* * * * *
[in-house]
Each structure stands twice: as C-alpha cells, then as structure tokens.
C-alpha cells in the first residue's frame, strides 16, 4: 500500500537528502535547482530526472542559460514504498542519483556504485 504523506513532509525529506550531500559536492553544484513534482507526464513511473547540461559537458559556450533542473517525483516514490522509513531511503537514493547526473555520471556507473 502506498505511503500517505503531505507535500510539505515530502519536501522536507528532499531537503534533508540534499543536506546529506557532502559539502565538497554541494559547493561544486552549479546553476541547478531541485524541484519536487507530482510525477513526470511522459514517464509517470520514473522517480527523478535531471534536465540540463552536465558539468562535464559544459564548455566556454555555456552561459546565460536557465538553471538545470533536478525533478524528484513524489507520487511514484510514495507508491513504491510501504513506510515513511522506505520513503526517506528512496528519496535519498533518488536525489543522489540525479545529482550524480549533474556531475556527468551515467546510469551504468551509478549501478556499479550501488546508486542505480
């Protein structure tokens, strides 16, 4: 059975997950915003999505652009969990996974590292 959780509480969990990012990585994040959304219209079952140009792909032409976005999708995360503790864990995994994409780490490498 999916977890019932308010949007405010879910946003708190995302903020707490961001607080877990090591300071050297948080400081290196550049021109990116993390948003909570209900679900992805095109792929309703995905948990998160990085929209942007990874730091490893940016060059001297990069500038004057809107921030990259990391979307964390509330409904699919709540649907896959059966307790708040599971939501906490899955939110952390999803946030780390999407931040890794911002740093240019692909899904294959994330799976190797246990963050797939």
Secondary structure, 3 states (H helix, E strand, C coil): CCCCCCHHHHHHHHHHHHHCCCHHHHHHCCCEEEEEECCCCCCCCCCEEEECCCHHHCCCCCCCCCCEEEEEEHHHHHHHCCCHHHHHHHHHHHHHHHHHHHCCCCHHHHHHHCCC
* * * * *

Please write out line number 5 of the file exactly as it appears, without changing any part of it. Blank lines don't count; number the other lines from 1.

Secondary structure, 3 states (H helix, E strand, C coil): CCCCCCHHHHHHHHHHHHHCCCHHHHHHCCCEEEEEECCCCCCCCCCEEEECCCHHHCCCCCCCCCCEEEEEEHHHHHHHCCCHHHHHHHHHHHHHHHHHHHCCCCHHHHHHHCCC